Intestinal T cells expressing IFNγ were reduced following hookworm infection (23.9%-11.5%; P = .04), with corresponding increases in CD4+ Foxp3+ regulatory T cells (0.19%-1.12%; P = .001).

    Hookworms in the form of Necator americanus promoted tolerance and stabilized, or improved, all tested measures of gluten toxicity in volunteers with celiac disease. So, after being voluntarily infected with 20 hookworms, these celiac disease volunteers were able to eat increasingly large amounts of gluten with none of the usual changes or adverse symptoms.

    Could hookworm treatments represent the future of treatment for celiac disease, and maybe other inflammatory conditions? Clearly, further tests are needed to determine exactly how safe it is for celiac patients receiving this treatment to eat gluten. So far, however, the future looks bright.

    What do you think? If swallowing a small dose of hookworms would eliminate your adverse reactions, and allow you to safely eat gluten, would you do it?

    The radio program Radiolab has an interesting segment on hookworm, which you can stream here: Radiolab

    Source:


    User Feedback

    Recommended Comments



    Who wants hookworms living inside them? Sounds utterly grotesque! Maybe I missed something, but was there any mention of how long the hookworms squirm around in your intestines or side effects from them? Since a few dropped out of the study, I will take a guess that they became very ill from gluten exposure. I will take another guess that they are more sensitive to gluten than the other subjects and possibly have other intolerance as well. Lastly, since I was symptomatic from birth and I didn't have "problems" every day of my life until diagnosis (40+years) add in the "reliability factor" of testing (very poor) is it possible that the subjects that remained in the program in its entirety were actually still sick and worsening from their exposure but just don't realize it yet?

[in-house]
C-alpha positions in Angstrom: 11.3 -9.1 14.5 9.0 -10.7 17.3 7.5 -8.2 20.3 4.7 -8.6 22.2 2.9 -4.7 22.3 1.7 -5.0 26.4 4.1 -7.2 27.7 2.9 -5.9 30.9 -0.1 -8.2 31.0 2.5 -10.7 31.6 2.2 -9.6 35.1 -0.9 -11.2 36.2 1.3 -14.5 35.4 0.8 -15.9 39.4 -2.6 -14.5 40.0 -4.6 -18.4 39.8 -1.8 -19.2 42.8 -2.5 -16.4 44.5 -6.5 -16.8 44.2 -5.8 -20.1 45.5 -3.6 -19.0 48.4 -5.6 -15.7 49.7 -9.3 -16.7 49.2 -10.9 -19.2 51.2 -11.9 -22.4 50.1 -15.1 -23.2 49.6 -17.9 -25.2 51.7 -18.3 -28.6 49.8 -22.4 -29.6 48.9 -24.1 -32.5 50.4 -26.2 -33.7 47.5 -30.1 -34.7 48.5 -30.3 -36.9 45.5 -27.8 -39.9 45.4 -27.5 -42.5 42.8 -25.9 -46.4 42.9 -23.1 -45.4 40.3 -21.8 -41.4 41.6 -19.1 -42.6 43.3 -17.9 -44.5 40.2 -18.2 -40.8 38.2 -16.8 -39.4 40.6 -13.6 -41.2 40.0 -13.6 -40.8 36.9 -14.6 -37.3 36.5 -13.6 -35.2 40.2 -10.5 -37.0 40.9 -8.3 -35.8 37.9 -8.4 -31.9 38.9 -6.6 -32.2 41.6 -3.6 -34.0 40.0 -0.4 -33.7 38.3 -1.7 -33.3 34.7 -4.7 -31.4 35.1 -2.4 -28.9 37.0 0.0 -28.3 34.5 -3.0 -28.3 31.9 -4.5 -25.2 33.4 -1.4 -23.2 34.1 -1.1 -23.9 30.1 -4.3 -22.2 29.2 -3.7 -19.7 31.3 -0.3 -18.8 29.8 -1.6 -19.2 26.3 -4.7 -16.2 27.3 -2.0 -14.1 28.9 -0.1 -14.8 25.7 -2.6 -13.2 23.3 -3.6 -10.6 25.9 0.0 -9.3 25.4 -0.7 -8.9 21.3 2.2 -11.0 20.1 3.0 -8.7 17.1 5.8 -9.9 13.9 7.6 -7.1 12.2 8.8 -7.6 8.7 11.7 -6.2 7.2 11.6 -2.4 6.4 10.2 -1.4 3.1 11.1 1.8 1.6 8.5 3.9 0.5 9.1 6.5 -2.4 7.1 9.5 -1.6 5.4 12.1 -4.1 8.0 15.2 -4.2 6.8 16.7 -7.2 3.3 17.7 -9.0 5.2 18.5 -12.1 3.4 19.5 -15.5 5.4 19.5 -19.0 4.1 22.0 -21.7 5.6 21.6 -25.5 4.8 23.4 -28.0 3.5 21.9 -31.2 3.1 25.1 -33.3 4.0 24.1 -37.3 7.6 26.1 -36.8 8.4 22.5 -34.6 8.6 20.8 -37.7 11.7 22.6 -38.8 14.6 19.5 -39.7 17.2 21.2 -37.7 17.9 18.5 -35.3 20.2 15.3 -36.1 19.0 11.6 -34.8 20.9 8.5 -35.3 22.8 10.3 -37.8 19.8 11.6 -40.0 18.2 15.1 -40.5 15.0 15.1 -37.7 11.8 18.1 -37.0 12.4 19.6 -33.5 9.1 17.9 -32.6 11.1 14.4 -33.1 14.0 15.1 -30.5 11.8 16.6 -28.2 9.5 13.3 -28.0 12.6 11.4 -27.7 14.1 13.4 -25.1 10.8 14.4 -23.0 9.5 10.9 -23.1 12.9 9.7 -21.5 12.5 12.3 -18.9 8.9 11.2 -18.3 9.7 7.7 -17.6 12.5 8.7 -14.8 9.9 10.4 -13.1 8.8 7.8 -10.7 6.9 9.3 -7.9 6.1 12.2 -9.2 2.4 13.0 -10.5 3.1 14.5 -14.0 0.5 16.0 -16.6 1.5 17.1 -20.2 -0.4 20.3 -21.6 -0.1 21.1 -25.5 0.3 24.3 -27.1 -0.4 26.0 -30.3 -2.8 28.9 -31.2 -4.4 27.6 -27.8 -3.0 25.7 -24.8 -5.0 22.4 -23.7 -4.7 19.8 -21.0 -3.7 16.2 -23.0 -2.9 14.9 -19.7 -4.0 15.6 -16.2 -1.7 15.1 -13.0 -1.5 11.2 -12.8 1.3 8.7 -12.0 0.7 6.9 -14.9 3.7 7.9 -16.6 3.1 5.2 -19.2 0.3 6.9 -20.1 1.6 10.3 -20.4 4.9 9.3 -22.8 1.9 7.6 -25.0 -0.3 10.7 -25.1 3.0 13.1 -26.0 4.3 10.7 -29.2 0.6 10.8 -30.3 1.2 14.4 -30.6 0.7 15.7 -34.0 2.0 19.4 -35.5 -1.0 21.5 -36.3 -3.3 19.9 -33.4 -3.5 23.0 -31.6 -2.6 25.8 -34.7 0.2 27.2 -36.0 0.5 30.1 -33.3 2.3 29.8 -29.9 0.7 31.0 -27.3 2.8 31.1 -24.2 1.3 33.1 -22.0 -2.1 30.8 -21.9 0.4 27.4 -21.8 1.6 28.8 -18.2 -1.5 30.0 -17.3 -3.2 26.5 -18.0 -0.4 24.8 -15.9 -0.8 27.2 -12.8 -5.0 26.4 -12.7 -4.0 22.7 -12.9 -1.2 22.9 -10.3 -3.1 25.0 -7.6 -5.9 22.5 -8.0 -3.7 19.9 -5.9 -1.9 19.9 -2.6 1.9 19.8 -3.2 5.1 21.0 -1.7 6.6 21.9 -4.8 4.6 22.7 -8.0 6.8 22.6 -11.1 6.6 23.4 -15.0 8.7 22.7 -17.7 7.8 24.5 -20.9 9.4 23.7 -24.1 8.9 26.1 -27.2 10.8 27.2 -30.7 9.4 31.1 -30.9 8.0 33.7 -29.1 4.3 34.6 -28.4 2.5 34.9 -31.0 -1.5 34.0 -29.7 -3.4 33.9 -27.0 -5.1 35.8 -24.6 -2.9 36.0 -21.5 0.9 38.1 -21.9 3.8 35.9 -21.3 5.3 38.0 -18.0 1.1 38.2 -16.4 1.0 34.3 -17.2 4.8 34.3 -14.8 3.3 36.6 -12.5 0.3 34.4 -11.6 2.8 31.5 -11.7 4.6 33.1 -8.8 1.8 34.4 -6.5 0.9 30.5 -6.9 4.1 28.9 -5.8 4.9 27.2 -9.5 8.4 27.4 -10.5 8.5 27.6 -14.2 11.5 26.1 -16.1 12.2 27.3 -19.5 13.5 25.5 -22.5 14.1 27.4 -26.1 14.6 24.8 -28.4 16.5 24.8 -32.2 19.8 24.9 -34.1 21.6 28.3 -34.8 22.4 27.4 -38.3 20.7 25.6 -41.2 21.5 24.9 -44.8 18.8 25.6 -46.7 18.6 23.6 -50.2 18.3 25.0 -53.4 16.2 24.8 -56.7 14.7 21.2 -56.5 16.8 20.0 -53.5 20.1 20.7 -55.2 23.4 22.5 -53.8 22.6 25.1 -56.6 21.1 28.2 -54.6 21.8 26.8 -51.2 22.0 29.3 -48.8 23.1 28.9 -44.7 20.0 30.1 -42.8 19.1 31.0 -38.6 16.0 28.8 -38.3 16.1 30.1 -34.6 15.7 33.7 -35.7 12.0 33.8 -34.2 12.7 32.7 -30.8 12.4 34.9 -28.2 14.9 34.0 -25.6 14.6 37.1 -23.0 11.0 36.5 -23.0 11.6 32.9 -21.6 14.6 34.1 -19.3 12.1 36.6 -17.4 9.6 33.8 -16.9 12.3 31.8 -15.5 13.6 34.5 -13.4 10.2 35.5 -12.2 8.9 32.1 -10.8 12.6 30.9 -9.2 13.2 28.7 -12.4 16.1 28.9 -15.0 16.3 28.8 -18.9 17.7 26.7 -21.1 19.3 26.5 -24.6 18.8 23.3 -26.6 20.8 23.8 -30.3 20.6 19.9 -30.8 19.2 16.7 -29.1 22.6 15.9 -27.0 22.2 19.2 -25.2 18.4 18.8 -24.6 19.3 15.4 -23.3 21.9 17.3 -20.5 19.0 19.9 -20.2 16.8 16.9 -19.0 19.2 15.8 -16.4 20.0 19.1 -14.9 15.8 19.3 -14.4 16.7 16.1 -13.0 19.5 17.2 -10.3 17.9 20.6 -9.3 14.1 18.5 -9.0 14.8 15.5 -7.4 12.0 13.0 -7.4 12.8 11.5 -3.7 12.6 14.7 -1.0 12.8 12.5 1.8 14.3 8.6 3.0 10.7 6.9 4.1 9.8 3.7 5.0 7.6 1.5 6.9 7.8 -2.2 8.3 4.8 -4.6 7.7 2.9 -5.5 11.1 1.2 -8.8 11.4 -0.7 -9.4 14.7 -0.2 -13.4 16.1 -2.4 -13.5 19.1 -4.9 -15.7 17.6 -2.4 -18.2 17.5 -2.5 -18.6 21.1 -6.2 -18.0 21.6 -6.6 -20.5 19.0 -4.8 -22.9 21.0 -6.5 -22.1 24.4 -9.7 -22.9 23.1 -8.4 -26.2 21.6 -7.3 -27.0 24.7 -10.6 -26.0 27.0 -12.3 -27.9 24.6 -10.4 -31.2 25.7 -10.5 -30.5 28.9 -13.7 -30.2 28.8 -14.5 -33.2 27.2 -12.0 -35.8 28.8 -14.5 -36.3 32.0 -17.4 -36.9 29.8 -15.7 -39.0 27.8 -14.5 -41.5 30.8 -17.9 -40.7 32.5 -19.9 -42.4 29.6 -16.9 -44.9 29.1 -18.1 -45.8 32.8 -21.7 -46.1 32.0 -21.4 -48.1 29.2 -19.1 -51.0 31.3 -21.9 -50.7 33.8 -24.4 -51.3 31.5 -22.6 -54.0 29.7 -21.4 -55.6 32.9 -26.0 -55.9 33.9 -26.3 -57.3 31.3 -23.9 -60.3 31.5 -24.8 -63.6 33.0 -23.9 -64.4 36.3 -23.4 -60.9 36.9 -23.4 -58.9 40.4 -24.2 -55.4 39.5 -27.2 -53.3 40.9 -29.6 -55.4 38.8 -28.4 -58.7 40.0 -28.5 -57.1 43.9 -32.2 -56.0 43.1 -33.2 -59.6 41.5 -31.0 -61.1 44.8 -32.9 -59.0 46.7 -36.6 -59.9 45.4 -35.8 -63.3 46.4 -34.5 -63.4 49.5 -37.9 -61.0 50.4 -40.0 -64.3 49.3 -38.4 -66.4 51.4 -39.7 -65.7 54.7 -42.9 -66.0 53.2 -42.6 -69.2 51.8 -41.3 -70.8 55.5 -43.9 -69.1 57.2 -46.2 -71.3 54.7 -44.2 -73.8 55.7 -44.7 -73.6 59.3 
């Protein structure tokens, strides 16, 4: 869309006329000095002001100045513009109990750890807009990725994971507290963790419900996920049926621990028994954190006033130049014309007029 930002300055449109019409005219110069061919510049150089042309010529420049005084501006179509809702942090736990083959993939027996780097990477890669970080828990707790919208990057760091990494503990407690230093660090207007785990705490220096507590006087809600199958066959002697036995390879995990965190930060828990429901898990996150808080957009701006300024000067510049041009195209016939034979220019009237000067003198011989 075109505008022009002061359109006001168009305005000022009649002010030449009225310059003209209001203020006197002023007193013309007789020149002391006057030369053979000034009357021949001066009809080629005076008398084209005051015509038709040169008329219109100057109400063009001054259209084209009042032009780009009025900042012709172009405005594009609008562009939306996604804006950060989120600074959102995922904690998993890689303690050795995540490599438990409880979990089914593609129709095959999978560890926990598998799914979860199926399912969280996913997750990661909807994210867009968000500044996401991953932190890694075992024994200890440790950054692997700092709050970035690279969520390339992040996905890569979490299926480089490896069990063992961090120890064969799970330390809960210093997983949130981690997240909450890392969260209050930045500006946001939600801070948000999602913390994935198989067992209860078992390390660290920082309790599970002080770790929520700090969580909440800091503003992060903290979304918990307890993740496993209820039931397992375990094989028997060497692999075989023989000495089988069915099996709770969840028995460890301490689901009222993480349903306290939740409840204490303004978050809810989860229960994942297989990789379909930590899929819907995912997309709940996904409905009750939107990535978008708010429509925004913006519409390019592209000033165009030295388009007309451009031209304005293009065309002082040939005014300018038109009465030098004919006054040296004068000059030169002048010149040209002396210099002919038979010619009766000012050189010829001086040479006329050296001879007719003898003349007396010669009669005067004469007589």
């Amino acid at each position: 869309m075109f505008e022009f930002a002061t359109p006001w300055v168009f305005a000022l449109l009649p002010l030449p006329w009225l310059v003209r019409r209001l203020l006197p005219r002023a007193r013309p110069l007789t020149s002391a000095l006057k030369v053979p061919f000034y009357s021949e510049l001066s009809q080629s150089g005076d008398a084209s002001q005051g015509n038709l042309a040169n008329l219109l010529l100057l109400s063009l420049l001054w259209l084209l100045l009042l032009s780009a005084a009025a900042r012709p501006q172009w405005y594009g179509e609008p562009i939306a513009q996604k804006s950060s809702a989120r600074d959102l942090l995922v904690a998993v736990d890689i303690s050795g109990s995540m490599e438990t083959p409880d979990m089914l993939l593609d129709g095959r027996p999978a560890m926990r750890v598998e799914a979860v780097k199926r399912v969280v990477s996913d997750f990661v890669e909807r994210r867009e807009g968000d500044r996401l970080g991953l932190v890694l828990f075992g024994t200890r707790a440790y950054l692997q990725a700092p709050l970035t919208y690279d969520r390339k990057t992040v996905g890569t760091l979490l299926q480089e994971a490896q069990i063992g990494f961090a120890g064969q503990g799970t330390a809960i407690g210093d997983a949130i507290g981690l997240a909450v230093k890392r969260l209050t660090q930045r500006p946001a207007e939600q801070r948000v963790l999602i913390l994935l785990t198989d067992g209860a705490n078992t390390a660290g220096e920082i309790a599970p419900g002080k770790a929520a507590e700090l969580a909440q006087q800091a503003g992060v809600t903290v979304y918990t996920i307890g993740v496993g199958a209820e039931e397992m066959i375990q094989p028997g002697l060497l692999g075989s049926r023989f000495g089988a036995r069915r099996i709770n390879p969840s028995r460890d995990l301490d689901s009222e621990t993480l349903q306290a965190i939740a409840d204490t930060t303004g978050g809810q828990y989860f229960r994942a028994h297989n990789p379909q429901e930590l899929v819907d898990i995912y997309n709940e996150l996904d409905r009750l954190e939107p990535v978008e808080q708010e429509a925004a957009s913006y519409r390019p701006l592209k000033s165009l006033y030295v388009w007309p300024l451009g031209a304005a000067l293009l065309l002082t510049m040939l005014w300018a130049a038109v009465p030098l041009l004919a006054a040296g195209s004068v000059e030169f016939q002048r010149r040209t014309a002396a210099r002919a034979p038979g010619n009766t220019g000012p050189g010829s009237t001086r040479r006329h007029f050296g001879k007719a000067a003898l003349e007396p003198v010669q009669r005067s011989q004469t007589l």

Share this comment


    Link to comment
    Share on other sites

    This pretty much defines, demonstrates and proves the practice of eating wheat is an addiction and an obsession, as does 50 to 60 different names for that many shapes of pasta.

    Share this comment


    Link to comment
    Share on other sites

    I don't know about the swallowing - I might prefer to be injected....

     

    However - after more than twenty years of being a confirmed celiac, I have become accustomed to this lifestyle and taste of gluten-free. I actually prefer to be gluten free now.

     

    I guess the costs might help persuade some of the masses of celiacs, and to be alleviated from some of the other side-affects of being a celiac is surely high on the scale of choice. However, my lifestyle has kept me from that for many years.

     

    Yet - there is that small tickling doubt that would say yes. I would like to be able to make a choice whenever I wanted.

     

    And if the small wigglers could also alleviate other inflammatory conditions I certainly would be all for it - just give me some mind-blockers so I wouldn't think about them in my body doing their thing!

     

    Share this comment


    Link to comment
    Share on other sites